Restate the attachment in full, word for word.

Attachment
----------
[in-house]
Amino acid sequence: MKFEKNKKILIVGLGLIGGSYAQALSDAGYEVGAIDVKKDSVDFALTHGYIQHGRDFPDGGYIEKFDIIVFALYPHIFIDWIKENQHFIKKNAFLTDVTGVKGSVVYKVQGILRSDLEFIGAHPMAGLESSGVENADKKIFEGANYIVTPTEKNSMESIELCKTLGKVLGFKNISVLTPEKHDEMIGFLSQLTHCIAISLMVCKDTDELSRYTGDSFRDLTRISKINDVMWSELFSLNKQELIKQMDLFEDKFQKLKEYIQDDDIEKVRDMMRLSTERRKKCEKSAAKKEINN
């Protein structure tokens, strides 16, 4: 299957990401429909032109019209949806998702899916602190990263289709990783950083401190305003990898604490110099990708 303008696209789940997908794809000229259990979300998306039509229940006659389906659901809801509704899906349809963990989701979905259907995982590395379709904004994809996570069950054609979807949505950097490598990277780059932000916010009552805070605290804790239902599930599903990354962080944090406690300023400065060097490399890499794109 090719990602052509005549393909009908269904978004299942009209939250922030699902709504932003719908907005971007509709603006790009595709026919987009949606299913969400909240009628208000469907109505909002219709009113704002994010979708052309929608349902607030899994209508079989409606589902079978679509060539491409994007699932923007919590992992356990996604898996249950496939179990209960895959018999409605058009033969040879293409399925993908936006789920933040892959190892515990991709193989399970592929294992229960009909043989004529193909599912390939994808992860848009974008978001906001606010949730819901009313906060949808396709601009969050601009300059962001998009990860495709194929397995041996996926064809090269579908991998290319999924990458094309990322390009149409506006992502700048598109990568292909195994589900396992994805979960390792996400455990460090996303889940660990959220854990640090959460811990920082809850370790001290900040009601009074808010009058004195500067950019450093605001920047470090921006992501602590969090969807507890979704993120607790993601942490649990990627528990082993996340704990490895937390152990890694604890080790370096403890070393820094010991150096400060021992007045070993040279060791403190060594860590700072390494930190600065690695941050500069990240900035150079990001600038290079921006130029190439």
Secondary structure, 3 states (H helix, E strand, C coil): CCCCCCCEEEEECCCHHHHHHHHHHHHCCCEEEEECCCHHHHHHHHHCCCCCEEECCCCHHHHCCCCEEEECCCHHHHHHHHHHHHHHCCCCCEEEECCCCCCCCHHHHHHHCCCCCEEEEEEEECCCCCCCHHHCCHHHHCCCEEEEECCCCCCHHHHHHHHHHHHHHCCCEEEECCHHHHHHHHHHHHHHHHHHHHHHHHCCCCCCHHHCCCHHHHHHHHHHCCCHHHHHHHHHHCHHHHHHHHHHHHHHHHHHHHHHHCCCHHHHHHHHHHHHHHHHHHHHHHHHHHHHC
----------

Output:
[in-house]
Amino acid sequence: MKFEKNKKILIVGLGLIGGSYAQALSDAGYEVGAIDVKKDSVDFALTHGYIQHGRDFPDGGYIEKFDIIVFALYPHIFIDWIKENQHFIKKNAFLTDVTGVKGSVVYKVQGILRSDLEFIGAHPMAGLESSGVENADKKIFEGANYIVTPTEKNSMESIELCKTLGKVLGFKNISVLTPEKHDEMIGFLSQLTHCIAISLMVCKDTDELSRYTGDSFRDLTRISKINDVMWSELFSLNKQELIKQMDLFEDKFQKLKEYIQDDDIEKVRDMMRLSTERRKKCEKSAAKKEINN
């Protein structure tokens, strides 16, 4: 299957990401429909032109019209949806998702899916602190990263289709990783950083401190305003990898604490110099990708 303008696209789940997908794809000229259990979300998306039509229940006659389906659901809801509704899906349809963990989701979905259907995982590395379709904004994809996570069950054609979807949505950097490598990277780059932000916010009552805070605290804790239902599930599903990354962080944090406690300023400065060097490399890499794109 090719990602052509005549393909009908269904978004299942009209939250922030699902709504932003719908907005971007509709603006790009595709026919987009949606299913969400909240009628208000469907109505909002219709009113704002994010979708052309929608349902607030899994209508079989409606589902079978679509060539491409994007699932923007919590992992356990996604898996249950496939179990209960895959018999409605058009033969040879293409399925993908936006789920933040892959190892515990991709193989399970592929294992229960009909043989004529193909599912390939994808992860848009974008978001906001606010949730819901009313906060949808396709601009969050601009300059962001998009990860495709194929397995041996996926064809090269579908991998290319999924990458094309990322390009149409506006992502700048598109990568292909195994589900396992994805979960390792996400455990460090996303889940660990959220854990640090959460811990920082809850370790001290900040009601009074808010009058004195500067950019450093605001920047470090921006992501602590969090969807507890979704993120607790993601942490649990990627528990082993996340704990490895937390152990890694604890080790370096403890070393820094010991150096400060021992007045070993040279060791403190060594860590700072390494930190600065690695941050500069990240900035150079990001600038290079921006130029190439």
Secondary structure, 3 states (H helix, E strand, C coil): CCCCCCCEEEEECCCHHHHHHHHHHHHCCCEEEEECCCHHHHHHHHHCCCCCEEECCCCHHHHCCCCEEEECCCHHHHHHHHHHHHHHCCCCCEEEECCCCCCCCHHHHHHHCCCCCEEEEEEEECCCCCCCHHHCCHHHHCCCEEEEECCCCCCHHHHHHHHHHHHHHCCCEEEECCHHHHHHHHHHHHHHHHHHHHHHHHCCCCCCHHHCCCHHHHHHHHHHCCCHHHHHHHHHHCHHHHHHHHHHHHHHHHHHHHHHHCCCHHHHHHHHHHHHHHHHHHHHHHHHHHHHC